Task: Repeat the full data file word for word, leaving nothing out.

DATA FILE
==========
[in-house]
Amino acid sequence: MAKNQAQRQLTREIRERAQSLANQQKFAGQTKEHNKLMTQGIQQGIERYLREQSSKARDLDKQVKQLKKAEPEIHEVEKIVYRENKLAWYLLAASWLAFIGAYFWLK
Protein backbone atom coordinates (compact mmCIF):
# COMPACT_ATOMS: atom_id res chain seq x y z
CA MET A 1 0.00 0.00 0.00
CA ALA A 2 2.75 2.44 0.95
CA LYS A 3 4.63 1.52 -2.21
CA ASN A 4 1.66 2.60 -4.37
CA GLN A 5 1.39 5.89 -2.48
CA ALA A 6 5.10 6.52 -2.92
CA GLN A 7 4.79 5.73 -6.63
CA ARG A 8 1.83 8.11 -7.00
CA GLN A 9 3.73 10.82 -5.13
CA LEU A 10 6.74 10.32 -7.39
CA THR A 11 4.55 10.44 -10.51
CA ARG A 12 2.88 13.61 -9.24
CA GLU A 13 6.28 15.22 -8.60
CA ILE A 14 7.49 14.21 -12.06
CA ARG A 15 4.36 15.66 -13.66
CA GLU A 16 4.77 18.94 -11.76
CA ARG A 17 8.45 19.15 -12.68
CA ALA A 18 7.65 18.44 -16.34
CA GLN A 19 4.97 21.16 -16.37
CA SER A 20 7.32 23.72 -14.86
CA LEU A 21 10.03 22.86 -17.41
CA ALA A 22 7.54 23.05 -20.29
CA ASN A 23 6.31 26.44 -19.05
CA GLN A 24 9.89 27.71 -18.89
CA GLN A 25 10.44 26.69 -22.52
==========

[in-house]
Amino acid sequence: MAKNQAQRQLTREIRERAQSLANQQKFAGQTKEHNKLMTQGIQQGIERYLREQSSKARDLDKQVKQLKKAEPEIHEVEKIVYRENKLAWYLLAASWLAFIGAYFWLK
Protein backbone atom coordinates (compact mmCIF):
# COMPACT_ATOMS: atom_id res chain seq x y z
CA MET A 1 0.00 0.00 0.00
CA ALA A 2 2.75 2.44 0.95
CA LYS A 3 4.63 1.52 -2.21
CA ASN A 4 1.66 2.60 -4.37
CA GLN A 5 1.39 5.89 -2.48
CA ALA A 6 5.10 6.52 -2.92
CA GLN A 7 4.79 5.73 -6.63
CA ARG A 8 1.83 8.11 -7.00
CA GLN A 9 3.73 10.82 -5.13
CA LEU A 10 6.74 10.32 -7.39
CA THR A 11 4.55 10.44 -10.51
CA ARG A 12 2.88 13.61 -9.24
CA GLU A 13 6.28 15.22 -8.60
CA ILE A 14 7.49 14.21 -12.06
CA ARG A 15 4.36 15.66 -13.66
CA GLU A 16 4.77 18.94 -11.76
CA ARG A 17 8.45 19.15 -12.68
CA ALA A 18 7.65 18.44 -16.34
CA GLN A 19 4.97 21.16 -16.37
CA SER A 20 7.32 23.72 -14.86
CA LEU A 21 10.03 22.86 -17.41
CA ALA A 22 7.54 23.05 -20.29
CA ASN A 23 6.31 26.44 -19.05
CA GLN A 24 9.89 27.71 -18.89
CA GLN A 25 10.44 26.69 -22.52